continue. Those who want war must continue to incite violence and hatred
in order to bring matters to a head. And the man of decision at this
time is Hosni Mubarak, the president of Egypt. If President Mubarak
decides on war, there will be war. If he chooses peace, then the
Palestinian uprising will fizzle.

But can Mubarak make peace when the Arab world is so full of hate?

To give readers an idea of the homicidal passions unleashed by the
Palestinian uprising, it is necessary to refer to an interim report
issued last week by the Simon Wiesenthal Center. The report begins by
quoting an Arab leaflet currently being distributed in England, which
reads, “The final hour will not come until the Moslems kill the Jews.”

The contents of the interim report are shocking. Since the
Palestinian uprising began there have been over 100 incidents of
violence against Jews in France alone. It is impossible to run through
the entire list, but a small sample should serve to illustrate the
situation. Synagogues have been firebombed in Paris, Villepinte,
Aubervilliers, Lyons, Clichy sous Bois and Creil. Arabs carrying
baseball bats surrounded Paris’s Henri Murger Synagogue during services.

In England a Molotov cocktail was thrown at Upper Berkeley Street
Synagogue in London. Another one was thrown at Seymour Place Synagogue.
An elderly Jewish couple was assaulted with stones just outside Kenton
United Synagogue, and an Orthodox Jew was stabbed by an Algerian on a
London Bus.

In the United States, Molotov cocktails were thrown by three Moslem
youths at Adath Israel Synagogue in Queens, N.Y. A synagogue in St.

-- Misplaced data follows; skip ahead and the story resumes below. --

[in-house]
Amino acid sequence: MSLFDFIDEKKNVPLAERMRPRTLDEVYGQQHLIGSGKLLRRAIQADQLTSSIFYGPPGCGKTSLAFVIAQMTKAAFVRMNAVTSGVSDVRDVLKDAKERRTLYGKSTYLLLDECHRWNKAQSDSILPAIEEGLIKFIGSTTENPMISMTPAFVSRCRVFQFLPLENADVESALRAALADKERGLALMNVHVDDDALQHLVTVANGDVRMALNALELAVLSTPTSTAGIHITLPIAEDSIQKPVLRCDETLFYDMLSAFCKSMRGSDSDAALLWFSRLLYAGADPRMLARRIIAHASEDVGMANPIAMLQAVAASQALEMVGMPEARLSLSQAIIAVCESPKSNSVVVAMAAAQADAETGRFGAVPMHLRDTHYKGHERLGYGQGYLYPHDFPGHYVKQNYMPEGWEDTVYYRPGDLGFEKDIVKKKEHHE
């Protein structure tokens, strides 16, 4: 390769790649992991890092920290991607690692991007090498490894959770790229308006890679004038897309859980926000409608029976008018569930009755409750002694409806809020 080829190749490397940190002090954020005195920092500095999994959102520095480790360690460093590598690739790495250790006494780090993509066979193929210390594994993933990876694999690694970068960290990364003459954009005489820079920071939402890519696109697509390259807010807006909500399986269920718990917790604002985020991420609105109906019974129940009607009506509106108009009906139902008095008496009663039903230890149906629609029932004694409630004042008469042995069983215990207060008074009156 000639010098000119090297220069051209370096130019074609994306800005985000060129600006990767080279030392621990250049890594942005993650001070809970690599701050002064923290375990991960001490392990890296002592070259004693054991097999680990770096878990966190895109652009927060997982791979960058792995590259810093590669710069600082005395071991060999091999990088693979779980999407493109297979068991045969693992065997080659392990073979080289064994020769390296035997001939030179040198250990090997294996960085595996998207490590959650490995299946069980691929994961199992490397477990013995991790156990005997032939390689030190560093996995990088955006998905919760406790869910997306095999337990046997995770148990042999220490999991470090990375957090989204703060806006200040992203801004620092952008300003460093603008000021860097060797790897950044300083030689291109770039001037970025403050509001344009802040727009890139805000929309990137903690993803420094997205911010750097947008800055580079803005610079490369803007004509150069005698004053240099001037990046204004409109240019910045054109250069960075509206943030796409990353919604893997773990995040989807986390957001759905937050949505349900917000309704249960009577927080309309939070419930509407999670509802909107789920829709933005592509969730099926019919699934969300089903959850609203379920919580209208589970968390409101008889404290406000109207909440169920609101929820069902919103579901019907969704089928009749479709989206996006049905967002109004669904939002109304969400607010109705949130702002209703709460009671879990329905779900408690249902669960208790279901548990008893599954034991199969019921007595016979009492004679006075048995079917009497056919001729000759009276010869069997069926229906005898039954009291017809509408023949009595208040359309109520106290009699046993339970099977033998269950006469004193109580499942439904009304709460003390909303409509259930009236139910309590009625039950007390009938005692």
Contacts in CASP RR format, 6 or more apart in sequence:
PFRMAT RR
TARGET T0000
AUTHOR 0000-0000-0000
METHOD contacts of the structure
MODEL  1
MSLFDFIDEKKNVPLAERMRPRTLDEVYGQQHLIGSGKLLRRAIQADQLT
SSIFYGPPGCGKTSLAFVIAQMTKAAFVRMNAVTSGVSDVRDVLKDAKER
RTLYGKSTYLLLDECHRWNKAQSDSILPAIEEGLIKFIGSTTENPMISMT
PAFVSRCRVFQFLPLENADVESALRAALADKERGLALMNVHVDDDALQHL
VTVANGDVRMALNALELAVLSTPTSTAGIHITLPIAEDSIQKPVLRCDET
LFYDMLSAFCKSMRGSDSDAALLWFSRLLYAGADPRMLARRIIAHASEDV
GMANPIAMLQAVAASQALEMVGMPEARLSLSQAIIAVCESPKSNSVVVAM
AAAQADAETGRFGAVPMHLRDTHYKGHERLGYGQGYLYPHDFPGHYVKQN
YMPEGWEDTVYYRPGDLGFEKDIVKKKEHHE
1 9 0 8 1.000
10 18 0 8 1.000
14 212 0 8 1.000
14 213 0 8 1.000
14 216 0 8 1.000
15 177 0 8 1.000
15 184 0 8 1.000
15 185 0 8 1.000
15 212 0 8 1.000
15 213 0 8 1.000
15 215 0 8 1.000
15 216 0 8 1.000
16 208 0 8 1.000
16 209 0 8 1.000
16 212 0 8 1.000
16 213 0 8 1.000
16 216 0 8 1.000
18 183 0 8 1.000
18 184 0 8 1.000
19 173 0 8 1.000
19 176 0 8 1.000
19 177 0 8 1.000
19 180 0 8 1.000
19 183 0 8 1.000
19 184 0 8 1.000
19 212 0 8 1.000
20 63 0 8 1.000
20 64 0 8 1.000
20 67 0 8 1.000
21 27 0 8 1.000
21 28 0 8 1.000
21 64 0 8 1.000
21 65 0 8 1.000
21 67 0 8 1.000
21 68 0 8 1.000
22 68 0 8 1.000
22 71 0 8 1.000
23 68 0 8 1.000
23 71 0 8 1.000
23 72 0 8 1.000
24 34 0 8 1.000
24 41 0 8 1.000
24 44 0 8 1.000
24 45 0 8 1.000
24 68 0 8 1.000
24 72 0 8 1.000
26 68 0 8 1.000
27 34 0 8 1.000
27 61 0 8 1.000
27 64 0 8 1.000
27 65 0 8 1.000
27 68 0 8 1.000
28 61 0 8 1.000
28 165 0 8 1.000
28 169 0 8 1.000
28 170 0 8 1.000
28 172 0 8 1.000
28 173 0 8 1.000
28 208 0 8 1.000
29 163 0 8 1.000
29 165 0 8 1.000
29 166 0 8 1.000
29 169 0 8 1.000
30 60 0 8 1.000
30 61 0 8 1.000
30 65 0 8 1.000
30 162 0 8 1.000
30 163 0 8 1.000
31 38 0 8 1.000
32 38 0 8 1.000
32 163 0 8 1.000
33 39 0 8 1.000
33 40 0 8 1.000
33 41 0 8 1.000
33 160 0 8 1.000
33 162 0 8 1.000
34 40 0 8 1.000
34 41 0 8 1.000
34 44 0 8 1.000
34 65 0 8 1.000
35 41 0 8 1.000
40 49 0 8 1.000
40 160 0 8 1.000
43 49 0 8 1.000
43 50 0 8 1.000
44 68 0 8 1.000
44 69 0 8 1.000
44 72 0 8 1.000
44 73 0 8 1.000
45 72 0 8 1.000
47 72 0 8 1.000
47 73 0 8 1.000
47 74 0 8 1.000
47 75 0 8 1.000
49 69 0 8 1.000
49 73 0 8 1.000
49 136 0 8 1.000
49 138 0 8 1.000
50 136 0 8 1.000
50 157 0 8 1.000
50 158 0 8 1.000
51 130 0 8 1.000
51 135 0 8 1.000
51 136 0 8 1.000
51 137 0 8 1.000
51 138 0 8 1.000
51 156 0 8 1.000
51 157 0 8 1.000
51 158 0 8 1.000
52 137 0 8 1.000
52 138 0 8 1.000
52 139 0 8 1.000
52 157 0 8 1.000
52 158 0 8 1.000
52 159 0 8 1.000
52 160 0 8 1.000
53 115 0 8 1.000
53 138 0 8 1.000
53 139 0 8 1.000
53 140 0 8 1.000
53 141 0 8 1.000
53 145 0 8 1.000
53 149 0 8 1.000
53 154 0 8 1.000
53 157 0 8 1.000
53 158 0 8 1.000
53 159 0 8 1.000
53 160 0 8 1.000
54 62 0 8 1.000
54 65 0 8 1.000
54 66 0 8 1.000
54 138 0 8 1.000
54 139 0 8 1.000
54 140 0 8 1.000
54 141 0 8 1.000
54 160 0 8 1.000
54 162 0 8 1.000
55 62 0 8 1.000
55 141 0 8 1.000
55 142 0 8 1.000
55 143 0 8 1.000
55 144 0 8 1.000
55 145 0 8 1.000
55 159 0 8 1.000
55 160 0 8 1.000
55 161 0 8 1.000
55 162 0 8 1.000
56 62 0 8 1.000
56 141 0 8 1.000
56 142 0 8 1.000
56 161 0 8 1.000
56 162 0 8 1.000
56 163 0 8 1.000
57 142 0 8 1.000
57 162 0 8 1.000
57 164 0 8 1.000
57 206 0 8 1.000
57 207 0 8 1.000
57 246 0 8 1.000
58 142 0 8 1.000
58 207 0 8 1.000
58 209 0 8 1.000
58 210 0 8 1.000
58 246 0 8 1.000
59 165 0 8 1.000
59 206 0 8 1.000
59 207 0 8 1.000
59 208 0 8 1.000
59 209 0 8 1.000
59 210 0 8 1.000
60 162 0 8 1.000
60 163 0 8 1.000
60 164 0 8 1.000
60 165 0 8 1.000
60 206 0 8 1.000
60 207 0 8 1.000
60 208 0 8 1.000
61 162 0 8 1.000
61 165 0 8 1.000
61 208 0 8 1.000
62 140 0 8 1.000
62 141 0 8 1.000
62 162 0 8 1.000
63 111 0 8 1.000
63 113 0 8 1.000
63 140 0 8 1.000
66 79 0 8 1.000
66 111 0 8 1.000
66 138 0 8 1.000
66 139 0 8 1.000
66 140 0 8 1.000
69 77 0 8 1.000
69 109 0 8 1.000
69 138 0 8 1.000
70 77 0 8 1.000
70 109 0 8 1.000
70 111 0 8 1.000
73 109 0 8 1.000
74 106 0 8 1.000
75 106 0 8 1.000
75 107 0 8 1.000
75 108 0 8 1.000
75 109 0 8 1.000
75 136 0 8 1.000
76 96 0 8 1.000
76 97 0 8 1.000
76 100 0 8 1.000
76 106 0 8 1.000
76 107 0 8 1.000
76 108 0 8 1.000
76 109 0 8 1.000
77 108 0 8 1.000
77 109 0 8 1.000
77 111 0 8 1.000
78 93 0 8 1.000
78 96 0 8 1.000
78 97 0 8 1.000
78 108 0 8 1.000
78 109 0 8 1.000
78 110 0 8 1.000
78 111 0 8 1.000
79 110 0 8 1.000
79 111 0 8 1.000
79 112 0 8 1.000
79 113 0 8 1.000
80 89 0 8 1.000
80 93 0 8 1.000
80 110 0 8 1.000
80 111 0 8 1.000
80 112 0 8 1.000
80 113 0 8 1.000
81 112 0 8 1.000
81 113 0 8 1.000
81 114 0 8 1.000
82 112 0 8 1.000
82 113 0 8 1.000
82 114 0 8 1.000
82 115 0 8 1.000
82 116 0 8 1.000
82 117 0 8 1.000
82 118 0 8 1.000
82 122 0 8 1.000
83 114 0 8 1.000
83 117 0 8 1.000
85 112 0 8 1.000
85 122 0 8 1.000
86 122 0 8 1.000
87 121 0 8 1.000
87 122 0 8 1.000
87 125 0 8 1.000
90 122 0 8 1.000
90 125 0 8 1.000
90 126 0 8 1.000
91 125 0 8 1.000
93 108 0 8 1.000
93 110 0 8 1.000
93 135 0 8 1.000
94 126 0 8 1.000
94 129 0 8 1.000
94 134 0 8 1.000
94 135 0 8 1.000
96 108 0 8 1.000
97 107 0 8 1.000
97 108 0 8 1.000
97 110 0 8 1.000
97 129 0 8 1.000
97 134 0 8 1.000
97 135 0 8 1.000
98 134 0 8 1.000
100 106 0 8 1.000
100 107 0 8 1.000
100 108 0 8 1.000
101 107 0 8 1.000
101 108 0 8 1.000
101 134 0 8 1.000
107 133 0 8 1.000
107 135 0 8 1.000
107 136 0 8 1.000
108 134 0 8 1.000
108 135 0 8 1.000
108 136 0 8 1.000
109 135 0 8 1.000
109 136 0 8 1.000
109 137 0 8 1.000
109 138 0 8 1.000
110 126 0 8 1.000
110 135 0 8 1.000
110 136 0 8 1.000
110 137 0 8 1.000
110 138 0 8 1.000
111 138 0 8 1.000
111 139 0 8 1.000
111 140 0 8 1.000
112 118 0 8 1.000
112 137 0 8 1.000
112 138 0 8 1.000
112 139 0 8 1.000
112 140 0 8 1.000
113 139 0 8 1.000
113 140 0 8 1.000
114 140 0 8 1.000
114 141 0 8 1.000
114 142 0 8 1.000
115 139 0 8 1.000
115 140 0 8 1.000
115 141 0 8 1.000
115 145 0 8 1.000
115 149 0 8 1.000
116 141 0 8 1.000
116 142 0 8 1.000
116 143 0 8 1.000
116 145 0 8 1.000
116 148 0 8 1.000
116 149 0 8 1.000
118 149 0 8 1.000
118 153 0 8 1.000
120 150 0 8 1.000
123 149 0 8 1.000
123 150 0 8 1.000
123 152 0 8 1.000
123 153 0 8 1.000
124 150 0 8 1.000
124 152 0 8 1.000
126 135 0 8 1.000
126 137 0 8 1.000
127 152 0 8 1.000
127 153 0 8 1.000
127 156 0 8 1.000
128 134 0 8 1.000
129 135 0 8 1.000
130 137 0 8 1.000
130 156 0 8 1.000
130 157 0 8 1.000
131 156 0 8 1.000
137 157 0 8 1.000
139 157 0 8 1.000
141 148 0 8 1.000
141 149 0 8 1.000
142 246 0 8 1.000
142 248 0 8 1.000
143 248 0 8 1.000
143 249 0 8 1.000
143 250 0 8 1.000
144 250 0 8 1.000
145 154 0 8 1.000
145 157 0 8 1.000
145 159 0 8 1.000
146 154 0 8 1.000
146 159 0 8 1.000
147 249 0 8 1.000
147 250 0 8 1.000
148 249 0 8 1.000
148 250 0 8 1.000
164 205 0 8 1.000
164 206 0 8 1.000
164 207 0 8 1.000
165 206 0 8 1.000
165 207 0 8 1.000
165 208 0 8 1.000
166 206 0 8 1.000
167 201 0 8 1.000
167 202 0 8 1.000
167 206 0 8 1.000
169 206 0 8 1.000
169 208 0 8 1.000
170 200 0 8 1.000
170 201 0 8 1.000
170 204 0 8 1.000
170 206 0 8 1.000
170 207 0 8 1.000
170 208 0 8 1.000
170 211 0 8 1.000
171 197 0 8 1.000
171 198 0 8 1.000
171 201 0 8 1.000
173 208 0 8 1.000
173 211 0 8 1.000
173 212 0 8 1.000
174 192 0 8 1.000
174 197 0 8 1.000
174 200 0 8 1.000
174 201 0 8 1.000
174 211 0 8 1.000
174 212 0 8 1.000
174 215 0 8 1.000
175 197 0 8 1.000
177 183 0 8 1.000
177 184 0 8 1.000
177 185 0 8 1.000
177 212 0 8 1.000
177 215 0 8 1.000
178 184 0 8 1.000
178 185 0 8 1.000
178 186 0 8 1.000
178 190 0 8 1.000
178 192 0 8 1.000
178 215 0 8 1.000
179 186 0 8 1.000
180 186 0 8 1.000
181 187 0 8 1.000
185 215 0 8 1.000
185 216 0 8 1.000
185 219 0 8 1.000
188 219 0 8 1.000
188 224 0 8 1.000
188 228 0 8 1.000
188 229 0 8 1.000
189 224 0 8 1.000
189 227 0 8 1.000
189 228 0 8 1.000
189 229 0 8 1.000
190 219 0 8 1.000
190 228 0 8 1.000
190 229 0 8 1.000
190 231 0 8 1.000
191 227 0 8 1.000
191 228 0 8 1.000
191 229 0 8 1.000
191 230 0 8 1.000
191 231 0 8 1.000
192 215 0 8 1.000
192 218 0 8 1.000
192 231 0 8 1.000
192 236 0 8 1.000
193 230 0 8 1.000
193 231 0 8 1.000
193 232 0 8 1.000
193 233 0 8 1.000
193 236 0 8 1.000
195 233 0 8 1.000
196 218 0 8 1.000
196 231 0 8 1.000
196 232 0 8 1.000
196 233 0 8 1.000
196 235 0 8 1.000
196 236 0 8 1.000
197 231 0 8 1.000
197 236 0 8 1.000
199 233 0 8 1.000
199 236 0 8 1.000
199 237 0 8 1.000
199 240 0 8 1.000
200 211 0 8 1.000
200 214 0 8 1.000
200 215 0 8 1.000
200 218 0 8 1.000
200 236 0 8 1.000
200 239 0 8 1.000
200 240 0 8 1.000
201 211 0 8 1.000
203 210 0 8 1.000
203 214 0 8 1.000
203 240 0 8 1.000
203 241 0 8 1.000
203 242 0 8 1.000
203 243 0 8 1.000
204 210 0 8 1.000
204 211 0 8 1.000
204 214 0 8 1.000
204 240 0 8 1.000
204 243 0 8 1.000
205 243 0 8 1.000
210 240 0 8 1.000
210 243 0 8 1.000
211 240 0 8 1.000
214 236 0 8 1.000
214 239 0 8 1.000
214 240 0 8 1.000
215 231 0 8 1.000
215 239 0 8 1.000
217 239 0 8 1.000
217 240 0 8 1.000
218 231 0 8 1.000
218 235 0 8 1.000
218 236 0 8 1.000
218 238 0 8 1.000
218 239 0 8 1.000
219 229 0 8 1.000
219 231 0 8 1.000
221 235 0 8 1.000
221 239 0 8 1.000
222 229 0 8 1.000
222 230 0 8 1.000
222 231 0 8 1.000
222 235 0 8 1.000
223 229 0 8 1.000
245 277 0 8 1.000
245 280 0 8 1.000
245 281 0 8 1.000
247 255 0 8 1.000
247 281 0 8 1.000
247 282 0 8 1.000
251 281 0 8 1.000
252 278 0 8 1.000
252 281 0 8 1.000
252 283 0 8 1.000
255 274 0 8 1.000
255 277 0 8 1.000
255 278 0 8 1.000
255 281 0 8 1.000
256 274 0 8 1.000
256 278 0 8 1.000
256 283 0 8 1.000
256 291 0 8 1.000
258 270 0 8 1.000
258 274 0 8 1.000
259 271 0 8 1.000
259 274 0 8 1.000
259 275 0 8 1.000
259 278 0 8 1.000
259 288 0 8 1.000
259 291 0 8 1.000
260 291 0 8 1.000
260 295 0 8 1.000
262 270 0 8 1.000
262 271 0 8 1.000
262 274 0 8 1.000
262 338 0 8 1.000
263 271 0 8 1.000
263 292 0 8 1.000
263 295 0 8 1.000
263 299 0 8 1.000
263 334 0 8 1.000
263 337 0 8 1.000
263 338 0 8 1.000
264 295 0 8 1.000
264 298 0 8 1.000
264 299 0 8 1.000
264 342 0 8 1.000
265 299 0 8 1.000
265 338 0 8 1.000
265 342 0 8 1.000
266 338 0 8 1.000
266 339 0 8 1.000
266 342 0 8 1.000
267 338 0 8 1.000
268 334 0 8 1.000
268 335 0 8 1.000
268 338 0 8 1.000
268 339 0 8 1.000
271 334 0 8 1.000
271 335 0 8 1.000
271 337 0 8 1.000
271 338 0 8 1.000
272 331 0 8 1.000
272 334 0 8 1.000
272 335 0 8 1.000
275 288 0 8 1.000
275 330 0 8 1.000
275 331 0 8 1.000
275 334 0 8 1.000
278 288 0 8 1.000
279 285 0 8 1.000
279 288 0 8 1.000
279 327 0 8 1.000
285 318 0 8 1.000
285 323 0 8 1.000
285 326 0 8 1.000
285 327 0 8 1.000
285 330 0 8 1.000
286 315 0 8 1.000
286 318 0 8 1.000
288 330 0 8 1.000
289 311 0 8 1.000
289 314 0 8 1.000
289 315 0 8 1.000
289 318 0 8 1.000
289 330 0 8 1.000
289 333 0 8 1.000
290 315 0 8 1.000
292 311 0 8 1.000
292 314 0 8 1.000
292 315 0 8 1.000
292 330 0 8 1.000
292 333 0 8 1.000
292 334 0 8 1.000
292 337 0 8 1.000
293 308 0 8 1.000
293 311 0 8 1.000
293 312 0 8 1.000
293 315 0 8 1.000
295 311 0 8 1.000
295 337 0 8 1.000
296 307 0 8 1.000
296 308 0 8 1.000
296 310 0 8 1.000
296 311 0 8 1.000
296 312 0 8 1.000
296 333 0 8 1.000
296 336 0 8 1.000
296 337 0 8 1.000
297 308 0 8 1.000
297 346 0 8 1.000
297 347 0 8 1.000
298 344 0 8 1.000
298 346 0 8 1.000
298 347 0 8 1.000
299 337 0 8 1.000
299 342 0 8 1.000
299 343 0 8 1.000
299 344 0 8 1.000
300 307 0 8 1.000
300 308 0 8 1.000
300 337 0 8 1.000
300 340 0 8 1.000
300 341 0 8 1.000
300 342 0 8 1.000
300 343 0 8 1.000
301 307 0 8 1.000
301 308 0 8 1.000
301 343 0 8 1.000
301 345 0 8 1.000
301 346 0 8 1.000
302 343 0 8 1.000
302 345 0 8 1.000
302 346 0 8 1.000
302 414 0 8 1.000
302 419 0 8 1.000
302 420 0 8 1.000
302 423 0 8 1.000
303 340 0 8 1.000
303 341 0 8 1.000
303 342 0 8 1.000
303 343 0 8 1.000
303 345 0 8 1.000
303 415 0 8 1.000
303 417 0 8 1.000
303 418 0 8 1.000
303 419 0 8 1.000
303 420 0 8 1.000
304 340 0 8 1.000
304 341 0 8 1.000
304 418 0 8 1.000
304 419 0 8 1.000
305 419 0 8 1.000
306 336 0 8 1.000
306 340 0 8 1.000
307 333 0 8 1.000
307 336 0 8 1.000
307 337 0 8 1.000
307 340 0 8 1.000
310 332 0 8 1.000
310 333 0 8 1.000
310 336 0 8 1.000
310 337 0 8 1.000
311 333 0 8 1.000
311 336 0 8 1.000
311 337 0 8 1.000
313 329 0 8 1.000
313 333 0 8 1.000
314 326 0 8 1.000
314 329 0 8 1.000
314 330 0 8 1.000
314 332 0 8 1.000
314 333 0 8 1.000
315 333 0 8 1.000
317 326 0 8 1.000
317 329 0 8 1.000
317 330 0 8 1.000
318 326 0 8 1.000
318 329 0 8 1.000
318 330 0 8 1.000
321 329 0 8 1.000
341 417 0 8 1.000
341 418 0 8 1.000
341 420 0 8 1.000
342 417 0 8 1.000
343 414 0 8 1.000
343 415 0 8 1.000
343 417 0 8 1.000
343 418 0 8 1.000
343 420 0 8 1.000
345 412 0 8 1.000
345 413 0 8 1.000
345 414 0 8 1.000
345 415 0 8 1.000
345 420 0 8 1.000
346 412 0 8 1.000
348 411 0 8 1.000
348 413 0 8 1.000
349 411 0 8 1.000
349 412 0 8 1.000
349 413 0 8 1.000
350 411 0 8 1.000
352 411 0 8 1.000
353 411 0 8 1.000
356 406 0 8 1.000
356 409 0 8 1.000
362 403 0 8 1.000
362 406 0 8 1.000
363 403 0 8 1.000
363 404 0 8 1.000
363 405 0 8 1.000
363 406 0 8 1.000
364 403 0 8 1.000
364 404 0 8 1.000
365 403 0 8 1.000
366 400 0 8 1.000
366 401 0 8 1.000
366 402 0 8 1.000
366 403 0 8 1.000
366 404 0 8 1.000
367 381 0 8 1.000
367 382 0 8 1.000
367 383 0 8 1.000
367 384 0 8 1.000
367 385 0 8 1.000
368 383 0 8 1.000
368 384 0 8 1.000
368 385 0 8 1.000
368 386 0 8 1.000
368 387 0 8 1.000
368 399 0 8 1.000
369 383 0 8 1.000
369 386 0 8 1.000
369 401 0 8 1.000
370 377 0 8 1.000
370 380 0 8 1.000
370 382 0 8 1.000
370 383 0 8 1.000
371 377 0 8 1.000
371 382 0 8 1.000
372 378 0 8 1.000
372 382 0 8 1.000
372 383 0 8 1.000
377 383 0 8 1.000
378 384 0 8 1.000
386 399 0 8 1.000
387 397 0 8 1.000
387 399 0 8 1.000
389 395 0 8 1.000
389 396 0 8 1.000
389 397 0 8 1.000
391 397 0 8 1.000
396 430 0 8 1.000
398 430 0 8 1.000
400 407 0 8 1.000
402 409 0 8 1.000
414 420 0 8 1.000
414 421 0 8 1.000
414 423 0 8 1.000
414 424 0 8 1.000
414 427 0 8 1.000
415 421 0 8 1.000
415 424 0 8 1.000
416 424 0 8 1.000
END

Paul, Minn. was firebombed. The Ohev Shalom Synagogue in Harrisburg, Pa.
was damaged by arson, and there was a drive-by shooting attempt on the
life of a Rabbi in Chicago.

Last Thursday I spoke with Mark Weitzman of the Simon Wiesenthal
Center, who said that the violence is not only coming from Arabs and
Muslims, but from anti-Semite hate groups like Matt Hale’s Church of the
Creator which has used the internet to call for a “day of rage” against
Jews.

I asked Mr. Weitzman if this has been the largest anti-Jewish
outbreak in recent years. “It certainly is significant,” he said, “but
this has happened before,” during previous wars in the Middle East. In
the past, said Weitzman, “it often calms down.” But this time he worries
that the violence is more problematic. “Hopes have been raised by the
peace process,” he said, “and then shattered.”

Weitzman also pointed out that the rock-throwing Palestinian children
on the West Bank have been indoctrinated by school textbooks that
demonize Jews. “Hate has to be taught,” he added. And it has been
taught, and now it has been dramatized — acted out — before television
cameras.

Those who exploit violent emotions in the Middle East are playing a
dangerous game. Wars are easy to start, but they can escalate out of
control with destructive consequences for everyone. Once violence begins
there is no telling how many people will die, or how far the fighting
might spread. In 1939 Adolf Hitler wanted a little chunk of land from
Poland. He thought to take it in a quick invasion. Half a decade later
Europe was in rubble and 55 million people were dead.

It should be remembered that Hitler also began by inciting hatred
against the Jews.